Rated 5 out of 5 by from Take this class before any Eastern Religion class This course does not need any more 5-star reviews. Those 5-star reviews and the course description make clear how good this course is. Those reviews also tell you in detail what is actually contained in this course. I bought this course in 2007 when it was first published. I am now reviewing all my TGC on religion, and notes from the classes on Eastern Religions I took in they 2000's at LMU Los Angeles. YOU NEED TO TAKE THIS COURSE BEFORE YOU TAKE ANY OTHER CLASS ON EASTERN RELIGIONS. This course explains the how, why, and cultural conditions that resulted in the great sages of eastern religions. When I first took this course I took copious notes. Reviewing it now I realize the importance of just about every sentence from the professor.
Date published: 2021-07-13
Rated 5 out of 5 by from Well presented course with an excellent lecturer The topic is very interesting to me so I'm definitely engaged from that standpoint. The material is organized in a very good way for presentation. The lecturer is very good. He speaks clearly and with animation -- top notch. He also takes time to introduce what will be coming in the next lecture. Well done!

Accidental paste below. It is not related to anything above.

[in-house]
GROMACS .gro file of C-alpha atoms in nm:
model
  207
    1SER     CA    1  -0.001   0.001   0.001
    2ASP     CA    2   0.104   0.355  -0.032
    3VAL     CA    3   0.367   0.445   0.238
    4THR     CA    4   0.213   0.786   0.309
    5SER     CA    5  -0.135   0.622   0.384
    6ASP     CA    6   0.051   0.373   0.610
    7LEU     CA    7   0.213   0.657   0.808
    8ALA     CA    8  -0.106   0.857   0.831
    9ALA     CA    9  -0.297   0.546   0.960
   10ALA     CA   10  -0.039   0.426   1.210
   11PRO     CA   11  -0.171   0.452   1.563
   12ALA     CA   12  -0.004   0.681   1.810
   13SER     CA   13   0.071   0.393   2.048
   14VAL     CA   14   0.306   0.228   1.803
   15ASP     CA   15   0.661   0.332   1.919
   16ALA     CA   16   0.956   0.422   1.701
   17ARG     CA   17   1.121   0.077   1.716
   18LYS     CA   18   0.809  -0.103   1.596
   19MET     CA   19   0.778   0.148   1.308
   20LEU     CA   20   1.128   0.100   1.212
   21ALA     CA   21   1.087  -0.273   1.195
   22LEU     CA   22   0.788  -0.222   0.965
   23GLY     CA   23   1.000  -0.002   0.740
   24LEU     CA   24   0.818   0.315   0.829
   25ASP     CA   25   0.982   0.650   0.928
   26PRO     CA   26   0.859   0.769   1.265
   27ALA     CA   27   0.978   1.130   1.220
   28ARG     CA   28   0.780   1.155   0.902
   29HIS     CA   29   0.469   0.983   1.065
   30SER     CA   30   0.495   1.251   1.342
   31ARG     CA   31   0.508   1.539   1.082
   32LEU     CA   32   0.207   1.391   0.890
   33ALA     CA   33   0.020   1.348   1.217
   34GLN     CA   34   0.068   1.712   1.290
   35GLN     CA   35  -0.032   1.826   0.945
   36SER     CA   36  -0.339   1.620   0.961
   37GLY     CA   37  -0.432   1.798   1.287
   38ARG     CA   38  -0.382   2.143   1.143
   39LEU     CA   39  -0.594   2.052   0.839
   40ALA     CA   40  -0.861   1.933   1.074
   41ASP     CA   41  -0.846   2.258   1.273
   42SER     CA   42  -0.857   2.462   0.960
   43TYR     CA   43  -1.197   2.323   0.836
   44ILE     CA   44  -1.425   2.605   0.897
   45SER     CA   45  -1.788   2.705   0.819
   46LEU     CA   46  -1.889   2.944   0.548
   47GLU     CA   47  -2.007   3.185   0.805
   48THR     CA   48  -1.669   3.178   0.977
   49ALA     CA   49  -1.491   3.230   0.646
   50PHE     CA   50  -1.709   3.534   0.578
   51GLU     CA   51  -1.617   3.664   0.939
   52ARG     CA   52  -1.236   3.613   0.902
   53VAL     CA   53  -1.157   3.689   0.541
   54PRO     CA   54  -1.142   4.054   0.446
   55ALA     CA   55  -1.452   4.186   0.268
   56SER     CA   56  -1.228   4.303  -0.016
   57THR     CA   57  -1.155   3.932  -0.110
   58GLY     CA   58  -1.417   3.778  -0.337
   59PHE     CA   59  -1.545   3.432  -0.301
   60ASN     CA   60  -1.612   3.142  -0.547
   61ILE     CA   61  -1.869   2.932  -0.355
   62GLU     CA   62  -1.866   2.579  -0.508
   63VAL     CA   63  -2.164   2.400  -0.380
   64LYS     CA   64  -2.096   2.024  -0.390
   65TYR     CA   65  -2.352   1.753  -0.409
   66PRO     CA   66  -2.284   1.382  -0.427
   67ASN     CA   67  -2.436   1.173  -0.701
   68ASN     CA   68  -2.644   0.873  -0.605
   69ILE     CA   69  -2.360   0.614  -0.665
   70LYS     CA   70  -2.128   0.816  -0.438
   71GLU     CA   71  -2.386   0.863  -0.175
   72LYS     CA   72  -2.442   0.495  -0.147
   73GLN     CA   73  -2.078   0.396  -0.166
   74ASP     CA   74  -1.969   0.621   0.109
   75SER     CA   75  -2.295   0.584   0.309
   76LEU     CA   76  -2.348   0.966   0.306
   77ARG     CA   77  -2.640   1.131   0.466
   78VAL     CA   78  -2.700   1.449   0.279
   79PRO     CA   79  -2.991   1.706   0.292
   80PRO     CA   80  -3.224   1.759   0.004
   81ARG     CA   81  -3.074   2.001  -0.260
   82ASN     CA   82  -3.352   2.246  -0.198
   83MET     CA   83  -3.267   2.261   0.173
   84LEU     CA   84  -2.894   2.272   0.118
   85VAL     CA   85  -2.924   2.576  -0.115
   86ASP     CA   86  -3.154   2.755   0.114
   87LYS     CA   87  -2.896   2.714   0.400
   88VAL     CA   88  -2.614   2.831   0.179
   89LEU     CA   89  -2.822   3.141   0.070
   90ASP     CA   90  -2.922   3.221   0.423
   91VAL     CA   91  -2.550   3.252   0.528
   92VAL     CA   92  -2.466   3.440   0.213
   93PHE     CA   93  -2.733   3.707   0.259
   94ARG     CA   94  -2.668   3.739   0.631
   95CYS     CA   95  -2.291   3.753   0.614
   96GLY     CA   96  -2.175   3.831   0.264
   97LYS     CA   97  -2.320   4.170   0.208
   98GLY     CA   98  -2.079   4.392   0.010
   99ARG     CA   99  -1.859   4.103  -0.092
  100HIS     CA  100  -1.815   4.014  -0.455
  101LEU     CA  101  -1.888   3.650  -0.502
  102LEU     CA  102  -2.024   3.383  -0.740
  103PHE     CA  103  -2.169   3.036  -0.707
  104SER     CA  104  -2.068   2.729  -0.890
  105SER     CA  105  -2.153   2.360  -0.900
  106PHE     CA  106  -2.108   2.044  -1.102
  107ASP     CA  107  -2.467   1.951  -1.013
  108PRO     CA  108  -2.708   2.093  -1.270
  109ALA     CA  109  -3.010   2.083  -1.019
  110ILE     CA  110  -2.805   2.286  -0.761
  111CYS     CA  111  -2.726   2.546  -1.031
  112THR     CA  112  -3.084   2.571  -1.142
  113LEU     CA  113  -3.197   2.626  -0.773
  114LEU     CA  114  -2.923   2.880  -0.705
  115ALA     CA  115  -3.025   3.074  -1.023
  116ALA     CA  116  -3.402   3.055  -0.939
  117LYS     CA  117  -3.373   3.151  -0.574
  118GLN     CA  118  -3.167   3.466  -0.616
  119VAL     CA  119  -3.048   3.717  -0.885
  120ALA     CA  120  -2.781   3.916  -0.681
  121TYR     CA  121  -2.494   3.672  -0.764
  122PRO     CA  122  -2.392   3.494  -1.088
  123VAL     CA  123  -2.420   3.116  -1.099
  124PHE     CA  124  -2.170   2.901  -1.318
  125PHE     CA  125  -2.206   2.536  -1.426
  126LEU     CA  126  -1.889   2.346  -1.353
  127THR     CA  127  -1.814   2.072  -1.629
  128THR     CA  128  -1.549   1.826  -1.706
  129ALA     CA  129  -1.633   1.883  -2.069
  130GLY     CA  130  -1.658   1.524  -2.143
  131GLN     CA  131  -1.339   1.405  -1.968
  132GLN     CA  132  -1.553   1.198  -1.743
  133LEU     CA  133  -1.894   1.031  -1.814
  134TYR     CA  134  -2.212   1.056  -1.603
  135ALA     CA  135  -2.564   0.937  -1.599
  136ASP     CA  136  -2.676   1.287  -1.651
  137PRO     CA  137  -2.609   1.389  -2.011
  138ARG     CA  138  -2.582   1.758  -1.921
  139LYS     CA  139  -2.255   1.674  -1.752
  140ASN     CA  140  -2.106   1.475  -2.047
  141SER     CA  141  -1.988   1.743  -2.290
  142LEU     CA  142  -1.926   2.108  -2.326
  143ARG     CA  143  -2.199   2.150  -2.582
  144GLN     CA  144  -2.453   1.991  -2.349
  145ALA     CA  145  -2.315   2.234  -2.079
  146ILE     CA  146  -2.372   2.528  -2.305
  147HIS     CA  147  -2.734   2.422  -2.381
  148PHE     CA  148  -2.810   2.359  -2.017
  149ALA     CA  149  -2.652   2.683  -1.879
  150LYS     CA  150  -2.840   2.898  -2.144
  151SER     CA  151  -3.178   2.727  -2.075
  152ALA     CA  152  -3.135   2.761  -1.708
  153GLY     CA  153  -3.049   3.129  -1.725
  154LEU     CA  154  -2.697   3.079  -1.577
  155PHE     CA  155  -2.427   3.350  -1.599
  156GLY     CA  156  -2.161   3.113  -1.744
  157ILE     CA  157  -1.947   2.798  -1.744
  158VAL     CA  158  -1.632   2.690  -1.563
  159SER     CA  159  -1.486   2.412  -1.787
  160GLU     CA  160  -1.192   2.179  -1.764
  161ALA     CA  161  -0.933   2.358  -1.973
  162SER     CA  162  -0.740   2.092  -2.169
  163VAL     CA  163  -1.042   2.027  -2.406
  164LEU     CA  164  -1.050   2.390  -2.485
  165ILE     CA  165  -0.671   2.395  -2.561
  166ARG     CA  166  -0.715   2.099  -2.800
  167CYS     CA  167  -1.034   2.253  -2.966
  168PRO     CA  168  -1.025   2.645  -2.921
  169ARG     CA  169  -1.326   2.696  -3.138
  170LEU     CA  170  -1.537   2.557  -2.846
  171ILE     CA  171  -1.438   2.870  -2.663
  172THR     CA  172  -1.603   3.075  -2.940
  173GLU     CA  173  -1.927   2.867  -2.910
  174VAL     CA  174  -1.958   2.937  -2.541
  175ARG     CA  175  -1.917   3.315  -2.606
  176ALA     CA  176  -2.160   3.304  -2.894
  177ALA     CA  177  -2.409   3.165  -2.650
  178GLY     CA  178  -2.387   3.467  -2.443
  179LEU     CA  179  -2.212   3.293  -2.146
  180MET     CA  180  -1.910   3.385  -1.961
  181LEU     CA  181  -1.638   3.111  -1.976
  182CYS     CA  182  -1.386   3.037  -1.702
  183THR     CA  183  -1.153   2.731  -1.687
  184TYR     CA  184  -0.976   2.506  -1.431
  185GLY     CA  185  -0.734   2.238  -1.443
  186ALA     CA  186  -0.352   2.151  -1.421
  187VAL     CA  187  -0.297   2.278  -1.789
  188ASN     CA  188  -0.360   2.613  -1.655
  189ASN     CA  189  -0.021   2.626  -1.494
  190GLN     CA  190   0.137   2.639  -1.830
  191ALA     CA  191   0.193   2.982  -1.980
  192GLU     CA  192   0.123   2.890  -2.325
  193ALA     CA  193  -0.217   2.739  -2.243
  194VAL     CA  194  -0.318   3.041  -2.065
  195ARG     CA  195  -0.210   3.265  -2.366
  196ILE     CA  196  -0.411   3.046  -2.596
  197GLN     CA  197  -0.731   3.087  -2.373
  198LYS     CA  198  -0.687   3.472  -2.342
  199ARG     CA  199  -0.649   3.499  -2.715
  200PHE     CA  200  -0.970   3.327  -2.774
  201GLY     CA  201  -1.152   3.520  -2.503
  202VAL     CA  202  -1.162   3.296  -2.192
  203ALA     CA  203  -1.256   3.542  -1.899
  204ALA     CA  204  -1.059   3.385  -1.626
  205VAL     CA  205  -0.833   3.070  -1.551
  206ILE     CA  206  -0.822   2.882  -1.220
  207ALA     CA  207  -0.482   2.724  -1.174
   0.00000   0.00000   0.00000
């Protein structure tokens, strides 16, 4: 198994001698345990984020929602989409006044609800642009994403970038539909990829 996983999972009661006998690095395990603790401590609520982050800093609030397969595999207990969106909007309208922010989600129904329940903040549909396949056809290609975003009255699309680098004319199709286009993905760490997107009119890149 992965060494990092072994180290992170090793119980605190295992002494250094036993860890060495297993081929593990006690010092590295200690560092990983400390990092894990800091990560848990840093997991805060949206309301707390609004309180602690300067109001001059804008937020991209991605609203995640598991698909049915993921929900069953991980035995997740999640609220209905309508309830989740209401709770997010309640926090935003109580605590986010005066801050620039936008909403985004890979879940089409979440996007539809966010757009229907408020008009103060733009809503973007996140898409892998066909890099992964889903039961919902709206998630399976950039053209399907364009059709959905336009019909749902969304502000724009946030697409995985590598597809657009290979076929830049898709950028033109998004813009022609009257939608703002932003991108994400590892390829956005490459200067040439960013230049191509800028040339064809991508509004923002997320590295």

Date published: 2020-12-03
Rated 5 out of 5 by from I find it quite engaging. I have only listened to the first three lectures, but if the remaining are as good as the first three, I will be keeping this series to view over again from time to time. I sometimes do that with really good programs.
Date published: 2020-07-10
Rated 5 out of 5 by from Engaging and informative lectures. Back in the day I was a religion and philosophy major, and I wanted to refresh my understanding of this marvelous Axial Age. To be honest, I was at first put off a bit by Dr. Muesse's somewhat sing-songy presentation and also by the different pronunciation of some words and phrases I was certain I already knew. About 10 minutes later I realized that Dr. Muesse had it all right and I didn't. His knowledge and understanding of the subject matter is obviously wide and deep, and his presentation of it in this series is thoughtful and organized. Perhaps what I most appreciated was the times he shared personal thoughts and experiences (perhaps in the Buddhism and Daoism lectures) that illustrated the themes he was presenting. The course exceeded my expectations. Thanks Dr. Muesse.
Date published: 2020-05-27